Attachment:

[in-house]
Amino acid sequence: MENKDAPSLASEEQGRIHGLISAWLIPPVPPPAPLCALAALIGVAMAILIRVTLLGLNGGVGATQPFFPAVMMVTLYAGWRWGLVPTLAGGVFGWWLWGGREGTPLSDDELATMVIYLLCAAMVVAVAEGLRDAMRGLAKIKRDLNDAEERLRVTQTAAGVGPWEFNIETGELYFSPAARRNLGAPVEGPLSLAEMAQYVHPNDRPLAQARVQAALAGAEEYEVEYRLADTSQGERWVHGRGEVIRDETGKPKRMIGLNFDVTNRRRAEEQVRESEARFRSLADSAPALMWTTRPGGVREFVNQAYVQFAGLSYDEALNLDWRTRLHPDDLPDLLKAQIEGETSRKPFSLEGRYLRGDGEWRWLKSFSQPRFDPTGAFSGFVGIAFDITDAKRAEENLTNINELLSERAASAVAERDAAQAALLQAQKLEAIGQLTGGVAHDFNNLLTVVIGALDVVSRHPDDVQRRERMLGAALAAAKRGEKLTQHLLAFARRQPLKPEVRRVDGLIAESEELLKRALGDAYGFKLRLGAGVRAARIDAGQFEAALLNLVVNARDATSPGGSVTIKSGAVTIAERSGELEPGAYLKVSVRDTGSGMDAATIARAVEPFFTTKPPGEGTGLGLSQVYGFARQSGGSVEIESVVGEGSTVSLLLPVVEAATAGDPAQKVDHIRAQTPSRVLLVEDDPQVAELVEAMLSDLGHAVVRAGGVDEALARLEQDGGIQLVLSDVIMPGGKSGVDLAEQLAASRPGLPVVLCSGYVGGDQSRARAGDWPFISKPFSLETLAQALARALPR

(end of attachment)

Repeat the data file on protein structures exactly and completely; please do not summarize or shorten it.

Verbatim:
[in-house]
Amino acid sequence: MENKDAPSLASEEQGRIHGLISAWLIPPVPPPAPLCALAALIGVAMAILIRVTLLGLNGGVGATQPFFPAVMMVTLYAGWRWGLVPTLAGGVFGWWLWGGREGTPLSDDELATMVIYLLCAAMVVAVAEGLRDAMRGLAKIKRDLNDAEERLRVTQTAAGVGPWEFNIETGELYFSPAARRNLGAPVEGPLSLAEMAQYVHPNDRPLAQARVQAALAGAEEYEVEYRLADTSQGERWVHGRGEVIRDETGKPKRMIGLNFDVTNRRRAEEQVRESEARFRSLADSAPALMWTTRPGGVREFVNQAYVQFAGLSYDEALNLDWRTRLHPDDLPDLLKAQIEGETSRKPFSLEGRYLRGDGEWRWLKSFSQPRFDPTGAFSGFVGIAFDITDAKRAEENLTNINELLSERAASAVAERDAAQAALLQAQKLEAIGQLTGGVAHDFNNLLTVVIGALDVVSRHPDDVQRRERMLGAALAAAKRGEKLTQHLLAFARRQPLKPEVRRVDGLIAESEELLKRALGDAYGFKLRLGAGVRAARIDAGQFEAALLNLVVNARDATSPGGSVTIKSGAVTIAERSGELEPGAYLKVSVRDTGSGMDAATIARAVEPFFTTKPPGEGTGLGLSQVYGFARQSGGSVEIESVVGEGSTVSLLLPVVEAATAGDPAQKVDHIRAQTPSRVLLVEDDPQVAELVEAMLSDLGHAVVRAGGVDEALARLEQDGGIQLVLSDVIMPGGKSGVDLAEQLAASRPGLPVVLCSGYVGGDQSRARAGDWPFISKPFSLETLAQALARALPR